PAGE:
With the Aviators going 38-54 that season, with an attendance of only 58, 715 (the Cyclones attendance the year Haines played for them was 289,323, in 18 fewer games), it was a step backwards for the once promising prospect. Regardless, he was still happy to have an opportunity to get back into the sport. “Before that, I thought I was done. I thought I was never going to play again. I definitely wasn’t the happiest camper,” Haines said. “The thought definitely crossed my mind as to what I was going to do with my life. It was about two days after that I started getting calls from Independent Leagues and I started to get my confidence back.”
Haines originally tried going back to college after the Mets released him, but he had trouble focusing in school and yearned to get back on any diamond that would take him.
“I just didn’t have it in me to go back to school, it was such a drain, so I figured what the heck, school is always going to be there and baseball is not,” said Haines. “So I might as well just play for as long as I can now. School will always be there.”
Now in his second season in Independent baseball, Haines has settled into a role as a reliever/spot starter for the Fort Worth Cats and has reclaimed the success that captured so many eyes in Brooklyn just two short summers ago. In 14 games this season, Haines has a 2.83 ERA, with opposing hitters hitting just a lackluster .223 against him.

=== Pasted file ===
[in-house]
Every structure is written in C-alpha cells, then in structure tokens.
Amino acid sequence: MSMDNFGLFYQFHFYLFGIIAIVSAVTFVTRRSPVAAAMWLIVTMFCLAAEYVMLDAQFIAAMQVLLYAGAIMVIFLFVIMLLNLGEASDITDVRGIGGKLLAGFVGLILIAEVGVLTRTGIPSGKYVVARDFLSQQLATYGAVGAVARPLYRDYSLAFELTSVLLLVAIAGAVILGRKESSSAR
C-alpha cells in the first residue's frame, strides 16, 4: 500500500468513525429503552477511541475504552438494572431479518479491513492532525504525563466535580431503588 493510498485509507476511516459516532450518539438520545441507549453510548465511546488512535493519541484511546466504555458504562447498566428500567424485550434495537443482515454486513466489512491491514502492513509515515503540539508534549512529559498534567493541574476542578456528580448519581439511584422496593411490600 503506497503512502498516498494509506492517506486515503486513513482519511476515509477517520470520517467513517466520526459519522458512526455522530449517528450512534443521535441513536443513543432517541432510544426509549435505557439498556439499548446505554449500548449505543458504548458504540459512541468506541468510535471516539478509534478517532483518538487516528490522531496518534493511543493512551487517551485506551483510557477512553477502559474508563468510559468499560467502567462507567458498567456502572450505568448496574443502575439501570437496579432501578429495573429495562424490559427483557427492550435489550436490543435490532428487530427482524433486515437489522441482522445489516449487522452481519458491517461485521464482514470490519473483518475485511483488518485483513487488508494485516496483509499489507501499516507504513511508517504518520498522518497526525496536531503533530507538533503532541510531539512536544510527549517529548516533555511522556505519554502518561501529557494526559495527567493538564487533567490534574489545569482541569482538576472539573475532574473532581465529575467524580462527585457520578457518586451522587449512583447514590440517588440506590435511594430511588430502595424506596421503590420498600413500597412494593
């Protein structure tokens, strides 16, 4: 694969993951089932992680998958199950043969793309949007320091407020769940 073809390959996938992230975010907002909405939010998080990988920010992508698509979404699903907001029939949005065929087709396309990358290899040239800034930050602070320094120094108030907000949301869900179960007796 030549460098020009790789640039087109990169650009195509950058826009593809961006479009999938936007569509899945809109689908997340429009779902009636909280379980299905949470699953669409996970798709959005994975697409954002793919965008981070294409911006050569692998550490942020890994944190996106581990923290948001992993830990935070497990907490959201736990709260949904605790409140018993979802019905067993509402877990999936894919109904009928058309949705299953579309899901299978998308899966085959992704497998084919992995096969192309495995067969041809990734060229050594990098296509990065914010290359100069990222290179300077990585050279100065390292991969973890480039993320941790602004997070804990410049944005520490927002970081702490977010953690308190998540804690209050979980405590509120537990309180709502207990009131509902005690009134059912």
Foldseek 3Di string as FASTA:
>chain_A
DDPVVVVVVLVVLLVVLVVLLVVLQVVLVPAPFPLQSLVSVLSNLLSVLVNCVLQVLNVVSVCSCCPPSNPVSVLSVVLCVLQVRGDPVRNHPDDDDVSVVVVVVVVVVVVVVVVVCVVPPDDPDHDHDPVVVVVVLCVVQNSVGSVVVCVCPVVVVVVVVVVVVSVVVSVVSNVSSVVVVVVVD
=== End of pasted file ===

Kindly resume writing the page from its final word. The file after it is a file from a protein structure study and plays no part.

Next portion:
Despite his success this season though, Haines is still skeptical that he’ll ever accomplish his big league goals and feels many teams will think twice about taking a chance on him.
“I obviously have a big cloud over my head,” he said. “I always wonder if I was doing really well if they’d think I was on steroids again and put my name on the bottom of the list. It all depends on who has the confidence in me and knows that I’m clean and that I’ve learned from my mistakes.”
Rather than regret the mistakes he’s made however, Haines is intent on making the most of the opportunity he has with the Cats. Ironically, it’s his first time on a winning team since High School and is an experience he says he’s enjoying immensely.
Nevertheless, it isn’t a place he’d like to be in forever.
“I definitely want to get back in the league,” Haines said. “Obviously, it’s every player’s dream to play in the major leagues and I’m going to play for as long as my body allows me to. I’m only 23 years old and I think I still have something left in my tank. I definitely don’t want to be a career independent league player. No one wants to be. Everyone wants to be in affiliated ball.”
This time around, Haines doesn’t see himself making the same mistakes that cost him his first cup of coffee in professional baseball. More mature and focused, Haines believes he’s a better person than he was two years ago and feels he’s also a better ballplayer.
“The last two years, I’ve been the youngest guy on the team’s I’ve played on,” he said. “Most of the guys are in their late 20s and early 30s and have a lot of experience. I’ve learned a lot about baseball from these guys and a lot about myself.”
Ultimately, time will tell how much Haines has changed and if he’ll ever be able to relight the candle of success. Until then, he knows he can only work with the cards he’s dealt himself.
“I have no regrets. If I wouldn’t have made those mistakes, I would have never have learned from them,” Haines said. “I’m never going to put myself in a situation like that ever again.”